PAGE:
I'm disappointed that in the 5 years Chancellor Moeser been at the helm that he seems to have forgotten his pledge to appreciate what has been built here.

"With tremendous humility and great appreciation for you and what you have built here, I relish becoming a North Carolinian," Moeser told the board.

One of the things he should've appreciated was the relationship Town and the University had built over many years. Finally, on Moeser, as he becomes a North Carolinian he might want to review the State's motto, Esse Quam Videri, "to be rather than to seem". When UNC starts living up to its previous commitments - "to be" - rather than continuing to blather on about their commitments - I think the trust will be restored.

Wow, talk about treading water. Laurin Easthom was dead on point - "What happened to the Horace Williams Committees report?" I'm glad she brought up that the report was an alternative plan to UNC's but instead a set of guiding principles.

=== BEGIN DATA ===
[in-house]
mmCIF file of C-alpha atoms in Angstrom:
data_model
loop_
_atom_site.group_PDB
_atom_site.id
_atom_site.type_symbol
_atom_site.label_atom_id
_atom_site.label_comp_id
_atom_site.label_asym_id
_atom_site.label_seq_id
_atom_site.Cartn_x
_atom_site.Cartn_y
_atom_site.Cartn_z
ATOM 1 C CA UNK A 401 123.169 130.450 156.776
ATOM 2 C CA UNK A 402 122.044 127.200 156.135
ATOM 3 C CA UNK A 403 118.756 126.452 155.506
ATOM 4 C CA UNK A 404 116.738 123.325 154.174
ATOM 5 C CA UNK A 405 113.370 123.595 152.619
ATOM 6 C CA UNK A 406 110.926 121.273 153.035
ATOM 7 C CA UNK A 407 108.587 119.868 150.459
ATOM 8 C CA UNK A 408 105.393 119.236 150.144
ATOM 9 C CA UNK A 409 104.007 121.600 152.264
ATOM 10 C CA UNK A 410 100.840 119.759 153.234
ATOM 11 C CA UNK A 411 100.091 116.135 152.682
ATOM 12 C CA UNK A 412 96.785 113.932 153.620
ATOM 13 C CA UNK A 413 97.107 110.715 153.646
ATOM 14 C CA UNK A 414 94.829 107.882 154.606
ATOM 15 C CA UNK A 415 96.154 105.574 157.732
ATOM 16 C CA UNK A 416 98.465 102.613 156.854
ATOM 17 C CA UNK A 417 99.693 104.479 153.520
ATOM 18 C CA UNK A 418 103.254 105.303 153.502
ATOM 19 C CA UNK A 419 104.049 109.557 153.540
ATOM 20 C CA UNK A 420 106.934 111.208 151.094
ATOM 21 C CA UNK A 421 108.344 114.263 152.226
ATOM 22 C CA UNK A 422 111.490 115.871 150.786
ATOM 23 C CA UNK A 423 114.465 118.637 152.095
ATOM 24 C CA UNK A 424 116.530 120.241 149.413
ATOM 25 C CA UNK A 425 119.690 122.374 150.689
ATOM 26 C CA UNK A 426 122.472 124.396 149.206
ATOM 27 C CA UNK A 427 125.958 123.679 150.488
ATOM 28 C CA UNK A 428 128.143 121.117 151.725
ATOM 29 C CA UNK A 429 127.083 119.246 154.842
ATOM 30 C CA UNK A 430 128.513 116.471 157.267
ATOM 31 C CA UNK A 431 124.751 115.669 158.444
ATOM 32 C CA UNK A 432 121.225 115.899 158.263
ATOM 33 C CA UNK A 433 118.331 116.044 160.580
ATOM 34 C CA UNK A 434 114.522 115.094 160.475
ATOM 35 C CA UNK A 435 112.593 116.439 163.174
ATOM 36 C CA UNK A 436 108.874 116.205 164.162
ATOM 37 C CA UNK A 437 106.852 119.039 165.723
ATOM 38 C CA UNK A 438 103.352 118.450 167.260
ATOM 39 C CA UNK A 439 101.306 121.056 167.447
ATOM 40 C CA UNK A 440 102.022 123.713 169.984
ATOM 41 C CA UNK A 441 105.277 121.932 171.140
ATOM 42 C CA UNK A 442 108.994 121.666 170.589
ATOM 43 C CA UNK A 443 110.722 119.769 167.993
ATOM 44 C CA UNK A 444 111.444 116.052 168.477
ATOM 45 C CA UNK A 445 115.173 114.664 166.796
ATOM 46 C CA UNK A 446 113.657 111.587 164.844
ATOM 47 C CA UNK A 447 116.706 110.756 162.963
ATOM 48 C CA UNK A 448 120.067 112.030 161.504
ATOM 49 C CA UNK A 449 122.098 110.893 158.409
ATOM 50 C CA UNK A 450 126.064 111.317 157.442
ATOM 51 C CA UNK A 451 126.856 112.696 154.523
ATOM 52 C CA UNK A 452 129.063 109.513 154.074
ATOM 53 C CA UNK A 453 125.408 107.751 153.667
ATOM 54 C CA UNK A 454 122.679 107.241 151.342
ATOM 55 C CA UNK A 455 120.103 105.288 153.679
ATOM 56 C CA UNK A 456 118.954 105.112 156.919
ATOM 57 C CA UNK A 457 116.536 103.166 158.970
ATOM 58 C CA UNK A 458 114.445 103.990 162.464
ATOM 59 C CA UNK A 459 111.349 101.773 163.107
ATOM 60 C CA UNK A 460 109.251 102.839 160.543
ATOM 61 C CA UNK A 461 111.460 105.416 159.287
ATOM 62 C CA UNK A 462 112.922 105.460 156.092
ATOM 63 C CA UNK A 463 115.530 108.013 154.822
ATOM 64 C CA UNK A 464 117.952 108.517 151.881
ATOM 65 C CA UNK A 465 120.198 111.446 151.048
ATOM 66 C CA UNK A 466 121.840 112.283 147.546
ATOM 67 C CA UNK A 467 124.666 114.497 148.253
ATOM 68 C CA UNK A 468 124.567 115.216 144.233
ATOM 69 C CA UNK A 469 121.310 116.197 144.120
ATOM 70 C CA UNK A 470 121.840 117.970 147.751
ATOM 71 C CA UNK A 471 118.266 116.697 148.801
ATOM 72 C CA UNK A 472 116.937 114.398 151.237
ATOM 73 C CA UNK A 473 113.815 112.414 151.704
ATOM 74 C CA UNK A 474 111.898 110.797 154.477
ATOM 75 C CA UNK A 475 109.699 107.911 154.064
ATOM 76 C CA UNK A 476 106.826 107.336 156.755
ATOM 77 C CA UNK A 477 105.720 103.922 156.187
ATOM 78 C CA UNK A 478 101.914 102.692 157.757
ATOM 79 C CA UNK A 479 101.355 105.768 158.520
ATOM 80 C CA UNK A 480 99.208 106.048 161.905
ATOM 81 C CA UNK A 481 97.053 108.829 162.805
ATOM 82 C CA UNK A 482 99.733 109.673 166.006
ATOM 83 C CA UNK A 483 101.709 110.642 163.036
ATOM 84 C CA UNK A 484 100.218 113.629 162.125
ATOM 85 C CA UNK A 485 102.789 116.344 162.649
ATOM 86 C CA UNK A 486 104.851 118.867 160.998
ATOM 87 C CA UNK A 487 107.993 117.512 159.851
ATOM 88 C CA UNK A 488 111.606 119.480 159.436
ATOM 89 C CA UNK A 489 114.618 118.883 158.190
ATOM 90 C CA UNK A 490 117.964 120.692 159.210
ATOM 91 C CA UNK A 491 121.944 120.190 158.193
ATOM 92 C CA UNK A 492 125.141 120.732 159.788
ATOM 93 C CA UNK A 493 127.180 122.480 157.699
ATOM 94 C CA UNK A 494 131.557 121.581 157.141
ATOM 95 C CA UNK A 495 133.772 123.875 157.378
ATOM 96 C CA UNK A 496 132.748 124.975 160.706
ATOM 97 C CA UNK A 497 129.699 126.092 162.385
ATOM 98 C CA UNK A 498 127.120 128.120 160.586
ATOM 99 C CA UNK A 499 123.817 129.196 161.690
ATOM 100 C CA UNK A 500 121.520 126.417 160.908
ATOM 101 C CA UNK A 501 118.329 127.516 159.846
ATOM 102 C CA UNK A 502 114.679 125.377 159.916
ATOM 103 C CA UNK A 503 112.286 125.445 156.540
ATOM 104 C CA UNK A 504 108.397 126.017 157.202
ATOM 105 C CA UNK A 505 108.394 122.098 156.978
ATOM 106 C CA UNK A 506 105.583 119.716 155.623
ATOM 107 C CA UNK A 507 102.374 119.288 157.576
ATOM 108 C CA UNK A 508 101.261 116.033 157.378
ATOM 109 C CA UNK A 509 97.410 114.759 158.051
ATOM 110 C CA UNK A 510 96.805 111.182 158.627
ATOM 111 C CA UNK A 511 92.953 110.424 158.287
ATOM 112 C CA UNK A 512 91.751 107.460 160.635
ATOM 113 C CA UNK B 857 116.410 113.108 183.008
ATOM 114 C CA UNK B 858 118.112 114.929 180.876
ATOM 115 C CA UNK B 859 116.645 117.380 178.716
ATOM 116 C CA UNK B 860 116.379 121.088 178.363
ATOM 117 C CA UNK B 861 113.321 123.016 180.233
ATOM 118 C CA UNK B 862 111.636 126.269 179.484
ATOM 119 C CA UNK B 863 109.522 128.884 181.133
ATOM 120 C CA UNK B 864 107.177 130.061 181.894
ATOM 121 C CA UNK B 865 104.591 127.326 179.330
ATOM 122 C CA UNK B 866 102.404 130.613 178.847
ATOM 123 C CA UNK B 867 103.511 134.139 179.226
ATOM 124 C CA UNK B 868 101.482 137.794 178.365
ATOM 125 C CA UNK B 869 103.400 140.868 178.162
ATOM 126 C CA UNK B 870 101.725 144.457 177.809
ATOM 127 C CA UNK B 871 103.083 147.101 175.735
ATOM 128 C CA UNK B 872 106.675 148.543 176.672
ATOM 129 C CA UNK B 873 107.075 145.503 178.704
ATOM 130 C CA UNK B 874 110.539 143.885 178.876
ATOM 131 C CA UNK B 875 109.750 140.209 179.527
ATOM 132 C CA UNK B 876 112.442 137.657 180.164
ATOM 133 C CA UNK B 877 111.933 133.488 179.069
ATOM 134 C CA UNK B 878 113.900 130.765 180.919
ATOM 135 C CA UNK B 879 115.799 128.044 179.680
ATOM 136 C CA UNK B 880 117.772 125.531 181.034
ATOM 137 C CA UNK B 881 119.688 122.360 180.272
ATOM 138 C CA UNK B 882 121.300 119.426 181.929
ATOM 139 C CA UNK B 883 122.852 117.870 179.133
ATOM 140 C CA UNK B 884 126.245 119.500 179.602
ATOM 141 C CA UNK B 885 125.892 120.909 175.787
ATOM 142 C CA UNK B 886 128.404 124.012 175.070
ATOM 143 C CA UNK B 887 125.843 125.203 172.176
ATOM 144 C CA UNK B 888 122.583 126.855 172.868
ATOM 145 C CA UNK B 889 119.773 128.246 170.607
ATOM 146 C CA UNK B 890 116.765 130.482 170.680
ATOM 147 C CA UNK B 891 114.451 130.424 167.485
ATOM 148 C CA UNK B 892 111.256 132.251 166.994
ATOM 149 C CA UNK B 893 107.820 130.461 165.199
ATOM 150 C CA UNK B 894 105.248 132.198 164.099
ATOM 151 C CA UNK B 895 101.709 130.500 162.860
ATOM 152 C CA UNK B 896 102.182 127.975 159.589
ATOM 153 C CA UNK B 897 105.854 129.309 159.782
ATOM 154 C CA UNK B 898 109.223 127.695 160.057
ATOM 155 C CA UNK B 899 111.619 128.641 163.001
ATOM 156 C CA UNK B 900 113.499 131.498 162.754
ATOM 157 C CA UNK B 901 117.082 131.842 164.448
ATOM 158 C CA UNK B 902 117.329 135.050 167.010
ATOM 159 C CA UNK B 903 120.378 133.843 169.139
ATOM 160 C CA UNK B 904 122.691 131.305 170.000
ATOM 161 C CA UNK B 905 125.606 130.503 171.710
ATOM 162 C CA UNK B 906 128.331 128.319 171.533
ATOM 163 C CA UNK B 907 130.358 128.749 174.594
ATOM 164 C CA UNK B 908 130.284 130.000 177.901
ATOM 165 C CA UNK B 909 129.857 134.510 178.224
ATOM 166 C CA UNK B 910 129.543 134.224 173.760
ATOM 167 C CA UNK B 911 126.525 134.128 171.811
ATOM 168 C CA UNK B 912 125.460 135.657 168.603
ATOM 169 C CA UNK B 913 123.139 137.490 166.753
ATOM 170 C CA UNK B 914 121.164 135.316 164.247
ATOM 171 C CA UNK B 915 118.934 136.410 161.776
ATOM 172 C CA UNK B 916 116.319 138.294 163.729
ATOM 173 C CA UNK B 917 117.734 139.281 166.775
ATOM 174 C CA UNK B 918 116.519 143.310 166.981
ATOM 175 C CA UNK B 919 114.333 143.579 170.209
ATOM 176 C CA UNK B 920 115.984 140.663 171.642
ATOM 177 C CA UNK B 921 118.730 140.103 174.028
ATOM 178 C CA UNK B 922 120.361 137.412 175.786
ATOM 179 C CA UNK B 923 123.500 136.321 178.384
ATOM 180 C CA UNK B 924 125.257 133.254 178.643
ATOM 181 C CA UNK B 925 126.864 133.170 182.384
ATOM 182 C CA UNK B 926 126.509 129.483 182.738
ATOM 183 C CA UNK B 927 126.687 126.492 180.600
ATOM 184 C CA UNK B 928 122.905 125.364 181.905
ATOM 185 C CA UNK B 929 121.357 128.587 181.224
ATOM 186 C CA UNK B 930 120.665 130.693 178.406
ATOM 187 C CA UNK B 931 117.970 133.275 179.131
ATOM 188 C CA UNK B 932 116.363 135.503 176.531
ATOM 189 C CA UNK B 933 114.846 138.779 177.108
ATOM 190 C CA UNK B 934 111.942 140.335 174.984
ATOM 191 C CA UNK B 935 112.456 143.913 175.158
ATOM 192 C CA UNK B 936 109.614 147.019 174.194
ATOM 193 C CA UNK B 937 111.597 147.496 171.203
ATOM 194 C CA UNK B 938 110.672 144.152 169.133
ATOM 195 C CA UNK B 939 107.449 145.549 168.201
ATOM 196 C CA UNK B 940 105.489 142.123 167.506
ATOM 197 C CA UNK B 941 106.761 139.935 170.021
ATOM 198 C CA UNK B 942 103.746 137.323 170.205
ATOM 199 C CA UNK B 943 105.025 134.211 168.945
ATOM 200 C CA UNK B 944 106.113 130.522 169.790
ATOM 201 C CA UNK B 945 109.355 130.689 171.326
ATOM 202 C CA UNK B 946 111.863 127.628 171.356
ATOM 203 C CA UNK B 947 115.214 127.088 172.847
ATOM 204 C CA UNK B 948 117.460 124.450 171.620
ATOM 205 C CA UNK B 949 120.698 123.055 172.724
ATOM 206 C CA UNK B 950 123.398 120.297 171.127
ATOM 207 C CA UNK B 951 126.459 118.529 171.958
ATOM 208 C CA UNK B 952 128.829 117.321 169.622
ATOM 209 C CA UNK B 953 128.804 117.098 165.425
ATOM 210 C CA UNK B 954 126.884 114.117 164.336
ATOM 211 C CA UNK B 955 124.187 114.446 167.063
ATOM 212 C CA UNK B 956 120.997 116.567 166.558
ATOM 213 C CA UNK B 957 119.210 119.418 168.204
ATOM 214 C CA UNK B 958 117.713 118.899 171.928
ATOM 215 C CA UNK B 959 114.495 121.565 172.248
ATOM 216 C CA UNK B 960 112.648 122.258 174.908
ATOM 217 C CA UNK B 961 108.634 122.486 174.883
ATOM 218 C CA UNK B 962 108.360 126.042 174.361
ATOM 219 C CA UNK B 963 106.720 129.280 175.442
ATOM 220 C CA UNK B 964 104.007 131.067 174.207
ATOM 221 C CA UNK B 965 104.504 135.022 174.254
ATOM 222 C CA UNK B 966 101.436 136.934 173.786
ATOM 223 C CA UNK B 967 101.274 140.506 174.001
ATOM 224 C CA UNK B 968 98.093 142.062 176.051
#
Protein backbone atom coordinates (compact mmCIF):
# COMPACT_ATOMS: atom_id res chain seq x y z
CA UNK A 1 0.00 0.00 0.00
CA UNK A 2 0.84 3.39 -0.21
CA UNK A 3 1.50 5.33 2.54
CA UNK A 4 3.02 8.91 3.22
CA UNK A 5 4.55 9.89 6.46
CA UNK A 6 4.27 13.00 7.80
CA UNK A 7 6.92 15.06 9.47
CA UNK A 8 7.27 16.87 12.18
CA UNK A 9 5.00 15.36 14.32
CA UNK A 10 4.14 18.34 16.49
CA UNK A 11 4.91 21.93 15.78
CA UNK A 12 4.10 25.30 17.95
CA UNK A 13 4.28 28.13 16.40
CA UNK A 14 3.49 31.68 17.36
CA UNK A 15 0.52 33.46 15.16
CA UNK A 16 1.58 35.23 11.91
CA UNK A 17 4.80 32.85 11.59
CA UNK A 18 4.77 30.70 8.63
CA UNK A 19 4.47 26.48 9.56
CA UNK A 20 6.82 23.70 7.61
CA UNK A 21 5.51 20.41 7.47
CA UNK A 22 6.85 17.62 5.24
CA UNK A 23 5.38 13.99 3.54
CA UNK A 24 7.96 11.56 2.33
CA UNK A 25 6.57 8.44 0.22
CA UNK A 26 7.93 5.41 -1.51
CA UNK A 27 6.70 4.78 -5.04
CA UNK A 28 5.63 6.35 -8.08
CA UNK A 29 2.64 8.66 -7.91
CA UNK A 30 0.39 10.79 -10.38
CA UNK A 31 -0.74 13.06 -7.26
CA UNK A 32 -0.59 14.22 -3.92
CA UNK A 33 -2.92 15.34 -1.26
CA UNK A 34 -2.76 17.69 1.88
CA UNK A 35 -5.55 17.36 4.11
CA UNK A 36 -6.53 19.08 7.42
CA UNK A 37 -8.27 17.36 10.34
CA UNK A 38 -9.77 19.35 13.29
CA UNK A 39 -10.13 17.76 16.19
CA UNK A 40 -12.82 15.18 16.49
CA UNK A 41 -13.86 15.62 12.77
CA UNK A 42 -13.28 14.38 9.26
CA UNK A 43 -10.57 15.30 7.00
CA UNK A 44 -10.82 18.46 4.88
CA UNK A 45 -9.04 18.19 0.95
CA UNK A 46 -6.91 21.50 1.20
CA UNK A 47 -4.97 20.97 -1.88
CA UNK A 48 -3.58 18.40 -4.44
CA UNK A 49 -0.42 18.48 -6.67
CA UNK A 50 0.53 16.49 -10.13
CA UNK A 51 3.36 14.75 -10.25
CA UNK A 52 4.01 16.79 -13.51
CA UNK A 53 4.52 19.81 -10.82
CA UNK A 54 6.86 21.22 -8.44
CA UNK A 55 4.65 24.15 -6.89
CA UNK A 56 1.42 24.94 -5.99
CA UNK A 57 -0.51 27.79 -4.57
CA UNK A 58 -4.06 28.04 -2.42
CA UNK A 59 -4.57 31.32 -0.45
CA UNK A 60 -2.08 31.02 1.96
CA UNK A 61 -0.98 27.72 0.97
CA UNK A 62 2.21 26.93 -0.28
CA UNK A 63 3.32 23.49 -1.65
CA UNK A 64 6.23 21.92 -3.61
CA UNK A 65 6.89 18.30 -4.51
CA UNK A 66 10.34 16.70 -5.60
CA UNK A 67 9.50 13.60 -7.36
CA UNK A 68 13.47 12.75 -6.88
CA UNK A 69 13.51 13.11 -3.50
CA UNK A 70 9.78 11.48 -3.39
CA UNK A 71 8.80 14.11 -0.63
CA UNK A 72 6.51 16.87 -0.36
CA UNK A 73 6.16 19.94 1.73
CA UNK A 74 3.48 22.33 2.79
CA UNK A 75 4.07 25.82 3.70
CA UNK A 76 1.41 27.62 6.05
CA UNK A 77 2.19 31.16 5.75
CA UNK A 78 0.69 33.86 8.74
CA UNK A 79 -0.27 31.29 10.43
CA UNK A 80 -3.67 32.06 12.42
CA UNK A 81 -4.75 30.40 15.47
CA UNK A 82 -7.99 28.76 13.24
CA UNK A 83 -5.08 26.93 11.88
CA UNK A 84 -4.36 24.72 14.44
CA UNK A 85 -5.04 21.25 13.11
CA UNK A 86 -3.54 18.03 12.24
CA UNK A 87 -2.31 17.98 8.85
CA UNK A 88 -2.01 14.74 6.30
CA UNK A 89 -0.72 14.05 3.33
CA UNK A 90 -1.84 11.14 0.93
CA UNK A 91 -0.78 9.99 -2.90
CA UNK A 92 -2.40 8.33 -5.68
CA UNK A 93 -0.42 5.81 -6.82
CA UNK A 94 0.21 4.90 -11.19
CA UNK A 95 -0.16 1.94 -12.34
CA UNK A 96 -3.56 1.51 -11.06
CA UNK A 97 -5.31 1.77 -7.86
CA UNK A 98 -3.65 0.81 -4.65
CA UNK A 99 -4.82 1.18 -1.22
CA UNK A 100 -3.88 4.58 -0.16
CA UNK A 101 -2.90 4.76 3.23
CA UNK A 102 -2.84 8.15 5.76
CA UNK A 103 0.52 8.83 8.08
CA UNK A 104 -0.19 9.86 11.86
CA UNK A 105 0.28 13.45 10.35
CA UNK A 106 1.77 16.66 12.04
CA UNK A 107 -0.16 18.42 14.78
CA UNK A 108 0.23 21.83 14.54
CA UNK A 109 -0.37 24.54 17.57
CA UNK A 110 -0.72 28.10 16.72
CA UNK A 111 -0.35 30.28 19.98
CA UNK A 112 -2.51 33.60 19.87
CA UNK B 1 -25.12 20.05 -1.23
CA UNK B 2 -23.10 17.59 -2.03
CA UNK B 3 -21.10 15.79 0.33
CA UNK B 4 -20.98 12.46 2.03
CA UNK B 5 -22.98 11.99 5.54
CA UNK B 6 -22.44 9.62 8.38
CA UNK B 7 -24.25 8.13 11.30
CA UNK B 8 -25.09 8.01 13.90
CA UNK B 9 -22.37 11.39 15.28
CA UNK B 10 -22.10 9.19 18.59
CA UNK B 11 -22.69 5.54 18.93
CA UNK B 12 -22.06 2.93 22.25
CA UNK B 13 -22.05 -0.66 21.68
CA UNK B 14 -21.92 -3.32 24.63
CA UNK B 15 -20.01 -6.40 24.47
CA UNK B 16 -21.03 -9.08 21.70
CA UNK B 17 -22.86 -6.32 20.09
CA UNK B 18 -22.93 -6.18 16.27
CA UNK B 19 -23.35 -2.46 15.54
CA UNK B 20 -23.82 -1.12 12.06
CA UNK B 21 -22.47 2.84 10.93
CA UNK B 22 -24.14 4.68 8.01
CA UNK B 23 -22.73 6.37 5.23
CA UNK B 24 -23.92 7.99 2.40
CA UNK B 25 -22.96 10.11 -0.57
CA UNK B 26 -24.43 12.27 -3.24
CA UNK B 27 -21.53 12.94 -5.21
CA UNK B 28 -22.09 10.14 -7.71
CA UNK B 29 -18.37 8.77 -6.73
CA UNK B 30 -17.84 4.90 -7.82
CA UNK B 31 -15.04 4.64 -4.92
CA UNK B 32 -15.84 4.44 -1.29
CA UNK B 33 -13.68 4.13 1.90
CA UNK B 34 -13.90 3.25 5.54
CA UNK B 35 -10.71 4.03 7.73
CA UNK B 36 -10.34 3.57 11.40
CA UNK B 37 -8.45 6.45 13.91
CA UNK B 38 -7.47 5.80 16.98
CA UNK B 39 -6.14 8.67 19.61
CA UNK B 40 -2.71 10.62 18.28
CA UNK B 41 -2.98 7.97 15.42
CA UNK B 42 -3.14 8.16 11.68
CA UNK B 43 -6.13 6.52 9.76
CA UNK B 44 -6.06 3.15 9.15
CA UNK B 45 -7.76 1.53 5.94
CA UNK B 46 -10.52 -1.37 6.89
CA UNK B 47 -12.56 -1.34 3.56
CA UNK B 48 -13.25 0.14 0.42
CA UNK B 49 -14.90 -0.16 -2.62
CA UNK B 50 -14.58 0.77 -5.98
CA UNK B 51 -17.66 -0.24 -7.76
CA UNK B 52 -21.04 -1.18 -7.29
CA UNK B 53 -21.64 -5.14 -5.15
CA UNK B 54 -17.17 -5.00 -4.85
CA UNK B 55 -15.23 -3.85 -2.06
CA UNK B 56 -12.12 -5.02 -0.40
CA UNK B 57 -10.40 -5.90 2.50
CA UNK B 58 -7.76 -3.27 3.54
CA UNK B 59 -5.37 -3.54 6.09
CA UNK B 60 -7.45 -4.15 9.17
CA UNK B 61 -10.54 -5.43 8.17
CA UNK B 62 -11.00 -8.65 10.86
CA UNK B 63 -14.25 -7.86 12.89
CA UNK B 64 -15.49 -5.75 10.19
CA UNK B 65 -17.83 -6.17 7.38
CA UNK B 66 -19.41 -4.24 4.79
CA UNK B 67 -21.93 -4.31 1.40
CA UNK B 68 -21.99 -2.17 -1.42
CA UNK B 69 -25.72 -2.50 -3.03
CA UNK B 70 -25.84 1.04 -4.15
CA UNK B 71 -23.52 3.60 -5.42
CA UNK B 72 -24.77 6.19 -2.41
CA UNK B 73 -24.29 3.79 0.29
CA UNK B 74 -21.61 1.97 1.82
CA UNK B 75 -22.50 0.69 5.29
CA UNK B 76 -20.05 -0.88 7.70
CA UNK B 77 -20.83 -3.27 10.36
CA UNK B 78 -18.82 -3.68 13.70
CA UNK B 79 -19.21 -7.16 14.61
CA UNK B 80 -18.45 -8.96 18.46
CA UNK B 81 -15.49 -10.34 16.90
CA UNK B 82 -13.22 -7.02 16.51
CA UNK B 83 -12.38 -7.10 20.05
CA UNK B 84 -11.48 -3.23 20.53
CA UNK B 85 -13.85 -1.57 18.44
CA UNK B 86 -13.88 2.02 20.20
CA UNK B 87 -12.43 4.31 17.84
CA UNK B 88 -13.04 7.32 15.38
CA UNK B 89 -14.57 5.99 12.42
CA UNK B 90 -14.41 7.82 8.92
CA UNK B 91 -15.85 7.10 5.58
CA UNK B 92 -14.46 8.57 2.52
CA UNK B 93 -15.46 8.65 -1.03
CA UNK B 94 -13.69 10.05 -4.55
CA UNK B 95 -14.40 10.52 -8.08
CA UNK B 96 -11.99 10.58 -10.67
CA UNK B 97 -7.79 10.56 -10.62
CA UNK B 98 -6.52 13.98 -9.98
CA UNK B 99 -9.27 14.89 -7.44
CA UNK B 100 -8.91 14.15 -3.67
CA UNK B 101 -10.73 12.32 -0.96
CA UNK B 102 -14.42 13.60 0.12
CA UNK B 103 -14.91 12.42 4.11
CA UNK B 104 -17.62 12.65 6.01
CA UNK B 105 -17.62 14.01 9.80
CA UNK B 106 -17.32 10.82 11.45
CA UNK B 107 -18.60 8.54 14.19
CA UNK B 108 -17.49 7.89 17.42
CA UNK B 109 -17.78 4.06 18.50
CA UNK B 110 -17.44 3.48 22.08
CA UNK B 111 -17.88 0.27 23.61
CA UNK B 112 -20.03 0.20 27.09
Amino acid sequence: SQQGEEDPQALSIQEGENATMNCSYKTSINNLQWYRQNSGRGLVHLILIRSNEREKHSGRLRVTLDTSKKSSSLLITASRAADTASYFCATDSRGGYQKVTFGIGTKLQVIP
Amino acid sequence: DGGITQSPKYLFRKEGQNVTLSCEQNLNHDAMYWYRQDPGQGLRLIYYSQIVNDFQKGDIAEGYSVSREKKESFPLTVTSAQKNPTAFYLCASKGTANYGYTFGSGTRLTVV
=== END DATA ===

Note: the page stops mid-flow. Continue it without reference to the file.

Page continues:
Not all Town-Gown issues boil down to transportation. I've lived within spitting distance of Horace Williams for about 12 years, there's many issues beyond transportation I'm concerned about - light, noise and water pollution, the creation of a bifurcated town, etc.

Moeser's push to wait until there's a plan to address those issues raised in Horace Williams is one reason that we need to carefully monitor what "they do, not what they say". Why can't they clearly say what elements of the report are acceptable and what elements are not - that way we can move beyond the current "loggerhead".

The question is not whether UNC has internally constituted democratic organizations - the question is "how much does the Moeser administration use that democratically arrived upon advice?"

Too bad CHL doesn't stream as I have to, as Ruby's done, move on to work. I hope someone picks up the baton during the suburban sprawl discussion.

Not sure if I caught all the names, but the "suburban growth" panel includes:

Craig Bennedict, Orange County Planning Director